Stocks slide most in a year on concern over new coronavirus variant


Global equities and oil prices were hit by their hardest falls for more than a year as the discovery of a new coronavirus variant sparked a sell-off in companies most exposed to the pandemic and a dash to safe havens.

The World Health Organization has designated the strain a “variant of concern” and is calling it Omicron. It said that preliminary evidence suggested “an increased risk of reinfection” with the variant.

The FTSE All World index was down 2.2 per cent at the New York close, reflecting declines in the US, Europe and Asia. Crude oil benchmarks on both sides of the Atlantic settled down by more than 10 per cent, the biggest falls since April 2020.

“What should have been a quiet Friday trading in both bonds and equities globally has turned into a rout,” said Andrew Brenner, head of international fixed income at NatAlliance Securities.

Wall Street’s S&P 500 index dropped 2.3 per cent, with Europe’s Stoxx 600 sliding 3.7 per cent and MSCI’s broad Asia-Pacific index falling 1.7 per cent.

Line chart of Stoxx 600 showing European shares have fallen from record highs

Shares in British Airways parent IAG, German carrier Lufthansa and aircraft maker Airbus dropped more than 10 per cent as concerns over coronavirus flared up. US airlines United, American and Delta fell by similar margins.

Coronavirus vaccine makers rallied, with Moderna soaring 21 per cent and Pfizer gaining 6 per cent. Other pandemic beneficiaries such as meal-kit company HelloFresh, grocery delivery company Ocado and online fashion retailer Zalando were among the small number of gainers in Europe.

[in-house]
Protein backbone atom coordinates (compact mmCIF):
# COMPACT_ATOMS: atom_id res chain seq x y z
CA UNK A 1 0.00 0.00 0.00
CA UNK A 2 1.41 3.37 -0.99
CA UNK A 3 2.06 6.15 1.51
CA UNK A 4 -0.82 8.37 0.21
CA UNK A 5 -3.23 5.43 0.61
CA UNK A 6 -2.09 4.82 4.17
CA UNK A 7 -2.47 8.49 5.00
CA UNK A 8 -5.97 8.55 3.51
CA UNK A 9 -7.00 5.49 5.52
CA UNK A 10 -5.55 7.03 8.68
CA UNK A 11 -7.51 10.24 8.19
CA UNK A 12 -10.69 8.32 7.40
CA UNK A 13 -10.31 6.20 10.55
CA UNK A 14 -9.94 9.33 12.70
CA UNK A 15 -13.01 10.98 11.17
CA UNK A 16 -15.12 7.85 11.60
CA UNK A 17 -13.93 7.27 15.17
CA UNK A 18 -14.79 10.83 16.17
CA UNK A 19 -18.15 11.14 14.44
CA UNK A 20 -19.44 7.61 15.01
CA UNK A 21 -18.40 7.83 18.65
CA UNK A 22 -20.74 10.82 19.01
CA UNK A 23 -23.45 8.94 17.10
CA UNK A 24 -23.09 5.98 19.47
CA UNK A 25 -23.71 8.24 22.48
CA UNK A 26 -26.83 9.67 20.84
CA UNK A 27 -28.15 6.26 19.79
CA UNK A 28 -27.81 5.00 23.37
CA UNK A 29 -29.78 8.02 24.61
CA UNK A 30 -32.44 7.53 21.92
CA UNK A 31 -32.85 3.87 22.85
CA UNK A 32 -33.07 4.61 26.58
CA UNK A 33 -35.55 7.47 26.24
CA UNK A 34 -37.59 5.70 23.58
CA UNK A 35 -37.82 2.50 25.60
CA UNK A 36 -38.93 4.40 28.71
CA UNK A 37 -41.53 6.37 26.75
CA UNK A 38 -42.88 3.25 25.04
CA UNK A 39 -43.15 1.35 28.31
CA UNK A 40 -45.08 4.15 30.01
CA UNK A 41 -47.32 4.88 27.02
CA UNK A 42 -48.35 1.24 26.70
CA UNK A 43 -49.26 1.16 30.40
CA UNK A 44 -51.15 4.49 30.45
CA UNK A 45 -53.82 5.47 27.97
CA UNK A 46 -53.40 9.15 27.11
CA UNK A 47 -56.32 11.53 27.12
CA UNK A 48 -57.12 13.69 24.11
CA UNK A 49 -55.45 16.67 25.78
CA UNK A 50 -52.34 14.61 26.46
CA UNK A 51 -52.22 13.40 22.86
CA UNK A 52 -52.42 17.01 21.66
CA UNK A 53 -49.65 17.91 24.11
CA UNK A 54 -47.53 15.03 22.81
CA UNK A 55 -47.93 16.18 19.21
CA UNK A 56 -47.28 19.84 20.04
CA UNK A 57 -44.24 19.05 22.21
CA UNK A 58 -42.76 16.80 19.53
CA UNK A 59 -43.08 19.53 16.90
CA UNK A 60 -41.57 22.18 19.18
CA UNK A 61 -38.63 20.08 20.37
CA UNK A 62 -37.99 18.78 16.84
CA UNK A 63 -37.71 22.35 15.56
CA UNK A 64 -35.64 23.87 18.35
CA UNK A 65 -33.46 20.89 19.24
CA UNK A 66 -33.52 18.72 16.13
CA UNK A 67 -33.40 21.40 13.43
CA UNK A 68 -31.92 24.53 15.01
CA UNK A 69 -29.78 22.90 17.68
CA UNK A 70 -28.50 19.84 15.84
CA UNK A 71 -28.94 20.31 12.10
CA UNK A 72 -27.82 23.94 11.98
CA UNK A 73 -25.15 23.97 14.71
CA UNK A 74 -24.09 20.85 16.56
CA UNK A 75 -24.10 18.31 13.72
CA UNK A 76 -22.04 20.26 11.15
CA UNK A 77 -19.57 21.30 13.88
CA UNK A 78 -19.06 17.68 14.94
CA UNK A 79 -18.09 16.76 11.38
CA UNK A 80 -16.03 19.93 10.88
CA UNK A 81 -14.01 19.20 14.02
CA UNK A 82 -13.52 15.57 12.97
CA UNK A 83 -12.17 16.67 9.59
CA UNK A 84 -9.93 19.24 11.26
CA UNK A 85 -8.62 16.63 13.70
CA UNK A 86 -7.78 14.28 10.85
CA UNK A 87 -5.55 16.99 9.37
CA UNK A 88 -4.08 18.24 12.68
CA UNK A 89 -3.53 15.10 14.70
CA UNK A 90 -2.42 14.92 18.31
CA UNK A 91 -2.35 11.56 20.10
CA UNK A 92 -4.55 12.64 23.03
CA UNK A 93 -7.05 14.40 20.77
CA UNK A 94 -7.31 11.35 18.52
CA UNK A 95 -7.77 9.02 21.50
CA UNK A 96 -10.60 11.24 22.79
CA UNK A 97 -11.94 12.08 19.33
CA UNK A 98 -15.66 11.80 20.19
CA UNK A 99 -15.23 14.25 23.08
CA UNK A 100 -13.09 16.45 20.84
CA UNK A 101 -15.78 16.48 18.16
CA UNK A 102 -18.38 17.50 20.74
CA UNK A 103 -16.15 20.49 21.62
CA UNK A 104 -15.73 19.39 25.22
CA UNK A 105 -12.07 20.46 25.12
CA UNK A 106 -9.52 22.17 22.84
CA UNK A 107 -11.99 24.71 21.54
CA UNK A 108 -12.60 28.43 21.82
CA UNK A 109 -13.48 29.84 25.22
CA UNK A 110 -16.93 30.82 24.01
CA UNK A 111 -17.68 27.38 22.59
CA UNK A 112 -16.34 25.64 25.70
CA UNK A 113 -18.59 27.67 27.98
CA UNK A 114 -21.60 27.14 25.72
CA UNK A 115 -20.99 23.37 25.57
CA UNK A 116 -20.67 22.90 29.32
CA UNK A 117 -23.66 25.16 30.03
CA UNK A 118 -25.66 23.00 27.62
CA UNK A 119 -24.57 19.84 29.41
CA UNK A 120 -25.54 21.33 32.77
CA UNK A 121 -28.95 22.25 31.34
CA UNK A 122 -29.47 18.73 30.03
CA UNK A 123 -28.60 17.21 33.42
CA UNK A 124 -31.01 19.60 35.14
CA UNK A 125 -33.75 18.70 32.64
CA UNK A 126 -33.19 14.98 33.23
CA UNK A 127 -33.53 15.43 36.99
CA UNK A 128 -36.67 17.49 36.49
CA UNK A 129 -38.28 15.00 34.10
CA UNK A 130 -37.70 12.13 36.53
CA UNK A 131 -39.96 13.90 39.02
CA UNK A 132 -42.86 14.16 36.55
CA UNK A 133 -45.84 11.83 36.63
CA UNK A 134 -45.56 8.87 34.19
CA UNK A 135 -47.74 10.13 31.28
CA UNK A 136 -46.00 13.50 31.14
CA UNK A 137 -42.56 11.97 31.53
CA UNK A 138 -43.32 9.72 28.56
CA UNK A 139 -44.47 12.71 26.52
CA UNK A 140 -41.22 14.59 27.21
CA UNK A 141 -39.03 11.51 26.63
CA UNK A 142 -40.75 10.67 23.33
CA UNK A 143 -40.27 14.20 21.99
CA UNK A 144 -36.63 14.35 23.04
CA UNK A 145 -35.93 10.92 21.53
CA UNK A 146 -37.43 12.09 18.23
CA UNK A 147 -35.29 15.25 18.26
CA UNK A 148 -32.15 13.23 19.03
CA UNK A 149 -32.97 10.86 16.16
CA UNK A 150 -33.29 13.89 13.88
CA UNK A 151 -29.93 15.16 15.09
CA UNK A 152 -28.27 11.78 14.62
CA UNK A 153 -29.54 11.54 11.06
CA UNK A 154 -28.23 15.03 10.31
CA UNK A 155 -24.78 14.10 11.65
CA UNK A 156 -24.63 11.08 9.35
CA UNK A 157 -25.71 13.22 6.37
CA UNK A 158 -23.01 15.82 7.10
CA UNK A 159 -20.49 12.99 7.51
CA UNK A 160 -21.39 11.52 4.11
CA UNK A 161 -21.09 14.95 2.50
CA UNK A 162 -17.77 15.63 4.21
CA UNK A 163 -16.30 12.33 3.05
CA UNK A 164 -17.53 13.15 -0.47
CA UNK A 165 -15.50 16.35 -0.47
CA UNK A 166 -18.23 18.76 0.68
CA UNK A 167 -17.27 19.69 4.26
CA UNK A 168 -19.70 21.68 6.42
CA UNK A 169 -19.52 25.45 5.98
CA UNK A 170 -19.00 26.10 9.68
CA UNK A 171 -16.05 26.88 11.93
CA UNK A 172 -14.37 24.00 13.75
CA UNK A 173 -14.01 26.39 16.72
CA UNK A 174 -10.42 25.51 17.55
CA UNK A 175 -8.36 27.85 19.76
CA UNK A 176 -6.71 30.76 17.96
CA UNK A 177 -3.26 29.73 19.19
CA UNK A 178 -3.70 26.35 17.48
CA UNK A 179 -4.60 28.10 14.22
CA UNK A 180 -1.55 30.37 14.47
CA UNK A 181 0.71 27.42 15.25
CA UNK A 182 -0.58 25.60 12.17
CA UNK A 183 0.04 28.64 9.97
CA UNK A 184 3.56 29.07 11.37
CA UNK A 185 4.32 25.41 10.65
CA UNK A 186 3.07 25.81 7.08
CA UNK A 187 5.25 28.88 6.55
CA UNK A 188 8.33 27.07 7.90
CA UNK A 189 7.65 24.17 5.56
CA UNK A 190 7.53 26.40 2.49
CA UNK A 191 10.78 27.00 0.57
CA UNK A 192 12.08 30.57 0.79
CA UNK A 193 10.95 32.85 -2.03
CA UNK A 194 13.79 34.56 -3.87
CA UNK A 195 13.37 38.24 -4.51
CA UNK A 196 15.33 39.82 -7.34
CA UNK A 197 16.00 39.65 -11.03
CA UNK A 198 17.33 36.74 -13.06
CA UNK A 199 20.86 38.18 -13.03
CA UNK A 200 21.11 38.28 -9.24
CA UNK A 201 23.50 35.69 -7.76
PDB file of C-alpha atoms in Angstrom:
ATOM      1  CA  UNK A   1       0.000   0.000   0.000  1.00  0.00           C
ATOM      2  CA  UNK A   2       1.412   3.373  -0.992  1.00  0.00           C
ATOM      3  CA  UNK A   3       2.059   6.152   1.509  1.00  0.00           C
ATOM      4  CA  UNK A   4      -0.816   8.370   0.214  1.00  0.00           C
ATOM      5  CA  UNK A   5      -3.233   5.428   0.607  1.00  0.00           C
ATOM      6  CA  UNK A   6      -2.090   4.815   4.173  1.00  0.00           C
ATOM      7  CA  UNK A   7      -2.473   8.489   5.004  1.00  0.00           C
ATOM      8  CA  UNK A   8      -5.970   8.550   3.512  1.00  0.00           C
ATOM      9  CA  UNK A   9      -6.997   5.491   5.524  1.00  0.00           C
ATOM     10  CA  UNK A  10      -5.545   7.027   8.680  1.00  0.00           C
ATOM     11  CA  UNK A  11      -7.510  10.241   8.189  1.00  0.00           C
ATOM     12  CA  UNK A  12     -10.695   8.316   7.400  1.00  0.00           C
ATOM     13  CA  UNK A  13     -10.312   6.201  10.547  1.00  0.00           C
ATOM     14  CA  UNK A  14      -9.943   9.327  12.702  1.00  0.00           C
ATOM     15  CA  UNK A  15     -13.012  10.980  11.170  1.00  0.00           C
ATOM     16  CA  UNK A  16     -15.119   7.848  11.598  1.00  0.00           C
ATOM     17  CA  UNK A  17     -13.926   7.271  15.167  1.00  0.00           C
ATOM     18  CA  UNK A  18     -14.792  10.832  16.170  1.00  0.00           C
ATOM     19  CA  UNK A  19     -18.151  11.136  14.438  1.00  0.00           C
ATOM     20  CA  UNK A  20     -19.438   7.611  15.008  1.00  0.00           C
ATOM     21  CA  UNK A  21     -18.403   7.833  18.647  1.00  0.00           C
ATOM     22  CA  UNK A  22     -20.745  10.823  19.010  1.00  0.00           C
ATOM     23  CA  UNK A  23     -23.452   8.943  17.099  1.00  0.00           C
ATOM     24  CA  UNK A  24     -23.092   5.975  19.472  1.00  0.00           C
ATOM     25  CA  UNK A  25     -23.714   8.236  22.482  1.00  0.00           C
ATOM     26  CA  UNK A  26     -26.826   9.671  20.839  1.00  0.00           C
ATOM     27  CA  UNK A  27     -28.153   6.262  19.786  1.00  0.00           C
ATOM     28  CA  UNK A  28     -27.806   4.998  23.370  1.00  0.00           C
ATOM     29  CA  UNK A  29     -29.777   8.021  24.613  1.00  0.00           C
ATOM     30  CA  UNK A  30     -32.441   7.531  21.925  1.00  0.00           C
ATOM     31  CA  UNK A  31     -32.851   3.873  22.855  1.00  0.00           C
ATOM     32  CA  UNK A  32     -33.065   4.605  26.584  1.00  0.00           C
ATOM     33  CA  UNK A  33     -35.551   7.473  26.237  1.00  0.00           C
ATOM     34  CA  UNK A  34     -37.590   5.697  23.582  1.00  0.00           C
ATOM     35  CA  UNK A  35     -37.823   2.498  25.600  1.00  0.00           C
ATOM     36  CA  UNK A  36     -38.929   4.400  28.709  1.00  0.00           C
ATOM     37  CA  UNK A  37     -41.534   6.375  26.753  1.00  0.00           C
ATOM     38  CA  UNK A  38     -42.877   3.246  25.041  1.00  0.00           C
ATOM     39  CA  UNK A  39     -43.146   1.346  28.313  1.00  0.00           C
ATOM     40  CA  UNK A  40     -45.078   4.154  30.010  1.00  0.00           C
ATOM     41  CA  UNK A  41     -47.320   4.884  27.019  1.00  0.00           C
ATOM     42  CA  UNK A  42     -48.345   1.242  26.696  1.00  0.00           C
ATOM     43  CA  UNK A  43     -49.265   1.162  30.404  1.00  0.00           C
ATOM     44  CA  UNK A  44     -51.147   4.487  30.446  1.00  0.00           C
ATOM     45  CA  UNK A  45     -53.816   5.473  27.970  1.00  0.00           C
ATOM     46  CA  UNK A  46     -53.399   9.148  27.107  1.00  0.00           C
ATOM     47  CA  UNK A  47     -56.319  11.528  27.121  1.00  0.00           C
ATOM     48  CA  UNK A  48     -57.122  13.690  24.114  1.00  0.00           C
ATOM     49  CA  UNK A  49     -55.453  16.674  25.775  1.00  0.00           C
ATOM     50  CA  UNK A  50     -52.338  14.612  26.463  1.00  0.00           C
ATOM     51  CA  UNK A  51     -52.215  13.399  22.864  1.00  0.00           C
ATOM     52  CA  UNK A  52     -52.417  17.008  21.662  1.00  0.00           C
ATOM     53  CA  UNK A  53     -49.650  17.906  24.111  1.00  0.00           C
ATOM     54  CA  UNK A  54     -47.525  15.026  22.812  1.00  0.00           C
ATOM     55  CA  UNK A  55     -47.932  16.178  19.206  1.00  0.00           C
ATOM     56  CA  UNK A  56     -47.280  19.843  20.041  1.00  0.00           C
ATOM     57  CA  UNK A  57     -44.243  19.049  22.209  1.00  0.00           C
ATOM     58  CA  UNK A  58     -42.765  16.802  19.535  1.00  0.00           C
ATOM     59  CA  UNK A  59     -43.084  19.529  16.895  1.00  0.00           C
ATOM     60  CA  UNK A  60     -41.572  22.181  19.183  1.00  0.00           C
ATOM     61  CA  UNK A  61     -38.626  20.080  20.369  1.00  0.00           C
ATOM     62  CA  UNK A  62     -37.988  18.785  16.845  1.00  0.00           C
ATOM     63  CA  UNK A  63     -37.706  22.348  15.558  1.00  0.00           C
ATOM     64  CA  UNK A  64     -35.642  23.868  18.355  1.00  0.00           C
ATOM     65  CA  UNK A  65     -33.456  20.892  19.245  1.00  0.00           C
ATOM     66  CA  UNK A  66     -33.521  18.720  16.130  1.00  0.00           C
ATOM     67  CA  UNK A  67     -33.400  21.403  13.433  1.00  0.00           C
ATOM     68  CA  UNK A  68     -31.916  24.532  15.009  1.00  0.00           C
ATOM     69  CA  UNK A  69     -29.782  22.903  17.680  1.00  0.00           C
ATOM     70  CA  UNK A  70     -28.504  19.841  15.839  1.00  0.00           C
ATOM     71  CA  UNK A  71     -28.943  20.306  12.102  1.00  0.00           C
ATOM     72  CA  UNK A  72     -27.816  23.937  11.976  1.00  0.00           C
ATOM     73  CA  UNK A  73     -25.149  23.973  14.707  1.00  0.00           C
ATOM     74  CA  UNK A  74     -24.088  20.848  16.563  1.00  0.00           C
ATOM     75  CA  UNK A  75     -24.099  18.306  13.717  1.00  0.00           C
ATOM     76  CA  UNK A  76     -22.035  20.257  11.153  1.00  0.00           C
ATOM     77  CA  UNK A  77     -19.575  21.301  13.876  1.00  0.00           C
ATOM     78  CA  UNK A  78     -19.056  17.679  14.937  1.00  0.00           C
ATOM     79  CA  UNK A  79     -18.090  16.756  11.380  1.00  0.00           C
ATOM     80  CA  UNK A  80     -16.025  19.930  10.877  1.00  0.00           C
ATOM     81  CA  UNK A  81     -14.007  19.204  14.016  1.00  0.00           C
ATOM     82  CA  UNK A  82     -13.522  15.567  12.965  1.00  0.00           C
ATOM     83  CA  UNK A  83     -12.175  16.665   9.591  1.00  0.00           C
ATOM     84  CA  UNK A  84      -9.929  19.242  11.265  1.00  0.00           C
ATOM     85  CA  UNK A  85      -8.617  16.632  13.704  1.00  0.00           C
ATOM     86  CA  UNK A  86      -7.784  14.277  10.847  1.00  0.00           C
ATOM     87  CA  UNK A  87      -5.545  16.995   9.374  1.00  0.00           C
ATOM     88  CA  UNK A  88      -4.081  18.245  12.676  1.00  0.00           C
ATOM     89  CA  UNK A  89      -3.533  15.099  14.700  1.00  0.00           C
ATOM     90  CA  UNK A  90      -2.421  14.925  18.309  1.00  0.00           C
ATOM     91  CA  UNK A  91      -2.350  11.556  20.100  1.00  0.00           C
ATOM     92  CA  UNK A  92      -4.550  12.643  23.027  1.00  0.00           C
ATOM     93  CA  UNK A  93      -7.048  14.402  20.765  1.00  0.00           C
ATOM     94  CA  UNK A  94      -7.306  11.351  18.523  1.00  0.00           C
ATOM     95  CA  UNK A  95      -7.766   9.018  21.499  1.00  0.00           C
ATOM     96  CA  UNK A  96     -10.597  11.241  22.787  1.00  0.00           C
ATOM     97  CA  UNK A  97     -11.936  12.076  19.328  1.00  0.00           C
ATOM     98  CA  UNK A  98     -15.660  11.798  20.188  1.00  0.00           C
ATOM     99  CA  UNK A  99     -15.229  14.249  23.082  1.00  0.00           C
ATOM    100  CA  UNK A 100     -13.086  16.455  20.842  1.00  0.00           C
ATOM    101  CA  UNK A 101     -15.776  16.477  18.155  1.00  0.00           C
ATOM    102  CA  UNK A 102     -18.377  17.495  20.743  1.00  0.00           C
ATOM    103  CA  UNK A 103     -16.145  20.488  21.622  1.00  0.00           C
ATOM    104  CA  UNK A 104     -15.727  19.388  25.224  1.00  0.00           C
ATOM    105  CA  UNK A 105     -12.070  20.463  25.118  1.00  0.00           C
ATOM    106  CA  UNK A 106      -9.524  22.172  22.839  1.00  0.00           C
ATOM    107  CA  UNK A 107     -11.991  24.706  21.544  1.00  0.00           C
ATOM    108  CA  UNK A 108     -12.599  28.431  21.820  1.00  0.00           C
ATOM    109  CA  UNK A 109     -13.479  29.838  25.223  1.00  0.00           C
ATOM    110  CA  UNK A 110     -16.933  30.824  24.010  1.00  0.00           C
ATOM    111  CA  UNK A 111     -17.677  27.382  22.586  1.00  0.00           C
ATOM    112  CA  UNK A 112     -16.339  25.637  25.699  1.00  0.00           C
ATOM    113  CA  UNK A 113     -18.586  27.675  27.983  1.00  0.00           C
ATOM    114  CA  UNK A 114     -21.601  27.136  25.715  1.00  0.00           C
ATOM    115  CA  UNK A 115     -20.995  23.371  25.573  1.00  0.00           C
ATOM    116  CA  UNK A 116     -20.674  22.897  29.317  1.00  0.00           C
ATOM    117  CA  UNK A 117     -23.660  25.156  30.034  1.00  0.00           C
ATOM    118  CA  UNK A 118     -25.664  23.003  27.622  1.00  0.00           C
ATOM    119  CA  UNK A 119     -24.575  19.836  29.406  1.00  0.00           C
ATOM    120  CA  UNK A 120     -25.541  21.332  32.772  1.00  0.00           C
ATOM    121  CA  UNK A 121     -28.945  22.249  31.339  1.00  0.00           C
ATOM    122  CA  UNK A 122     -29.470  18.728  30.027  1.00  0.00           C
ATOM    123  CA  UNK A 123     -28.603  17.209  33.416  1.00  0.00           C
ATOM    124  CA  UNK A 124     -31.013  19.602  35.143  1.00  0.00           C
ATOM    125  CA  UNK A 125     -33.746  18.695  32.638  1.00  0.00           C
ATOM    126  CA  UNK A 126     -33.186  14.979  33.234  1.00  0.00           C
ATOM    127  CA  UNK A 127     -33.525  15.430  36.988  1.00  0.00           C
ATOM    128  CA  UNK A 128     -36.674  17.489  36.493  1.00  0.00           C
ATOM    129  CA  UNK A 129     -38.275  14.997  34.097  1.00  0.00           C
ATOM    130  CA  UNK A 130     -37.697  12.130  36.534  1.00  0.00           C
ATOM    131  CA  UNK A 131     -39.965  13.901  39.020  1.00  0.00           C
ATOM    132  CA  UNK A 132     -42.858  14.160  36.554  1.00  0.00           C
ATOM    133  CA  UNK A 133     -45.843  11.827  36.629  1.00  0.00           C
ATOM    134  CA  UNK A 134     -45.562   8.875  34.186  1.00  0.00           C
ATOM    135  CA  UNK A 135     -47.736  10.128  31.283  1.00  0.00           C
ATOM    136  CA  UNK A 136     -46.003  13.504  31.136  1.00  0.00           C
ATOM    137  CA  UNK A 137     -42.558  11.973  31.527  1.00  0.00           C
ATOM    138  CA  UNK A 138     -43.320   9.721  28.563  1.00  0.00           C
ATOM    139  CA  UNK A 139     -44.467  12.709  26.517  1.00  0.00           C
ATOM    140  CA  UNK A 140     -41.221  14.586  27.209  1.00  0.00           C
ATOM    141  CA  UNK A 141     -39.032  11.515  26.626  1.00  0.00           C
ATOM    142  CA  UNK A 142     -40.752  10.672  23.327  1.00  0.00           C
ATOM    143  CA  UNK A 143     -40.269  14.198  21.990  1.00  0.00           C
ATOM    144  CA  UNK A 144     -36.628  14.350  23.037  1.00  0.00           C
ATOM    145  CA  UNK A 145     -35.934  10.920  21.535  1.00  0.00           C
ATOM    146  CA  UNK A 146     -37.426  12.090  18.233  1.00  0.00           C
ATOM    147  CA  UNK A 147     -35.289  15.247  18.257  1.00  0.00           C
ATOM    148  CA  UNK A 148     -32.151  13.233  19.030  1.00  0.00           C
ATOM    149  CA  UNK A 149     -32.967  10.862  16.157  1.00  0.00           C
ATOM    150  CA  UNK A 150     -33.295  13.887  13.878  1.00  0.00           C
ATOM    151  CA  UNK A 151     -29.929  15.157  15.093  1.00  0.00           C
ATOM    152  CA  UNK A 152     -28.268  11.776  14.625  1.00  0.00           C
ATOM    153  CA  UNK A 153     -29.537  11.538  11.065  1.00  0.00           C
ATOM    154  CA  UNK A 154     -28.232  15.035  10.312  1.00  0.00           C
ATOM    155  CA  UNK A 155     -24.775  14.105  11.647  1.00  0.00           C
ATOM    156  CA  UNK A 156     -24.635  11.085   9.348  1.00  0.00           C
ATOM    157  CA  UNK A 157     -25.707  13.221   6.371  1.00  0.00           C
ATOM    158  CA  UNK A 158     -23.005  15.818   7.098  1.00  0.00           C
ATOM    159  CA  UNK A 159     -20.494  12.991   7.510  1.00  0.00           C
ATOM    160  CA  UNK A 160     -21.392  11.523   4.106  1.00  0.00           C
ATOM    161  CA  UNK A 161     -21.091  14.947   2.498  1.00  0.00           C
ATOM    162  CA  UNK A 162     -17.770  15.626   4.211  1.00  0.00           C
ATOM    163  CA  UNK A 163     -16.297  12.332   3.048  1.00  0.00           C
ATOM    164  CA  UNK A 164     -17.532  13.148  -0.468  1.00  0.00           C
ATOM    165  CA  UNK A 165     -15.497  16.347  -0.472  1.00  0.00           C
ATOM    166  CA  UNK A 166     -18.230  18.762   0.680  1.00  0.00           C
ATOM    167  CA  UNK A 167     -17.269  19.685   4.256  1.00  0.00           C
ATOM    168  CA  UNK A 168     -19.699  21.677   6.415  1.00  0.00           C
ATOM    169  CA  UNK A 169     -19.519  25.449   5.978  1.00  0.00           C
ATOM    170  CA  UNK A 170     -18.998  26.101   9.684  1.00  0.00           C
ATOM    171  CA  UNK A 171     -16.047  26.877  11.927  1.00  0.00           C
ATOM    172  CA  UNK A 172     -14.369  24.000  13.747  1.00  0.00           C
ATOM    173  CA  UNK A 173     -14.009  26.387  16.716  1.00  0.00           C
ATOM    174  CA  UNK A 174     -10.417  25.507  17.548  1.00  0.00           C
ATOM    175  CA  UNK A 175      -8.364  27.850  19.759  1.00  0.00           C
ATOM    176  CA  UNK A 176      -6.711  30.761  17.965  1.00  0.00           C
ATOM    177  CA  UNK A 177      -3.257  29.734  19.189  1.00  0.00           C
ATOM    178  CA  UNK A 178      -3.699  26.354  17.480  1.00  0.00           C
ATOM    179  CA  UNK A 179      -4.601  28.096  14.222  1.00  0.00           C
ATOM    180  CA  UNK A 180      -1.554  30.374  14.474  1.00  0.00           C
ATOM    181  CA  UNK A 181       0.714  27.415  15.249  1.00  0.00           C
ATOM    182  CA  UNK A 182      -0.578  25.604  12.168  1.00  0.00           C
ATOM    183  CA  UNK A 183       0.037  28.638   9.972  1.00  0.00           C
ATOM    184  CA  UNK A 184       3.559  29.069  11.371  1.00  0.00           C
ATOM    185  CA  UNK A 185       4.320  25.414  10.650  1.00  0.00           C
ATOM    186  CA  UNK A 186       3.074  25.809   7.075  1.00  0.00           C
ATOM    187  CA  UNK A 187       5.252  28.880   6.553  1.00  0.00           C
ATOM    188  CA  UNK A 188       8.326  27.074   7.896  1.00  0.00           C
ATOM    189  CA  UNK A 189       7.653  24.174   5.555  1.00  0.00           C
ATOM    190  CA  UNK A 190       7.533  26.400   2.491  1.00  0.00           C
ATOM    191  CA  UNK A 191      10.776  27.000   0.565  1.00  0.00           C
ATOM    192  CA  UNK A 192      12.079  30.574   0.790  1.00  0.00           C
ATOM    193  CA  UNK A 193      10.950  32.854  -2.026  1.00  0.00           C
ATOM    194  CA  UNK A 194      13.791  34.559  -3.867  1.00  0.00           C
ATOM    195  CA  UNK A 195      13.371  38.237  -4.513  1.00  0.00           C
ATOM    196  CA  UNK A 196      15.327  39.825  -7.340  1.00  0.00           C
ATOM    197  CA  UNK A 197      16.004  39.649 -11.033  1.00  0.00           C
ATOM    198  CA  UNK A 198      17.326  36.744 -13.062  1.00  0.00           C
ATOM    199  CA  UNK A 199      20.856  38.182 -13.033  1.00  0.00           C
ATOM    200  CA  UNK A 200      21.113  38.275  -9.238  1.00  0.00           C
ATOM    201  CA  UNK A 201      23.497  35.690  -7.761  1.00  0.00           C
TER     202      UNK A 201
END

The Omicron variant, first identified in Botswana, is believed to be behind a surge of cases in southern Africa over the past week. The new variant has alarmed global health officials because of its apparent ability to evade Covid-19 vaccines and spread more quickly than the Delta variant.

“This variant has a large number of mutations, some of which are concerning,” the WHO said on Friday.

The EU and UK moved to impose travel restrictions on a group of southern African nations, while Israel has banned travellers from South Africa.

US bond and stock markets were open for a limited trading session on Black Friday, the beginning of the holiday shopping season. Investors said the shortened US day meant that trading volumes were thin in some markets, which exacerbated price fluctuations.

Line chart of Vix index showing Wall Street stock volatility gauge jumps by most since early 2021

The jitters were apparent in a broad array of closely watched market barometers. The Vix index, a measure of expected volatility in Wall Street stocks over the next month, rose 10 points on Friday to 29, the biggest increase since early 2021.

Government debt rallied as investors turned to assets traditionally seen as carrying lower risk. The yield on the benchmark US 10-year Treasury note fell about 0.16 percentage points to 1.48 per cent. It marked the biggest fall in yield since March 2020.

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In the corporate debt market, a widely watched junk bond exchange traded fund, known by the ticker HYG, fell 0.7 per cent, the worst day since March 2021.

Investors seeking shelter from the sell-off found soaring prices for insuring against companies defaulting on their debt, with a derivatives index that offers to protect investors from losses hitting its highest level in a year.

Despite the moves, some investors remained sanguine about the sell-off, seeing it as an opportunity to buy debt at discount prices. “Lots of holiday deals” said one corporate bond portfolio manager.

Additional reporting by Tommy Stubbington

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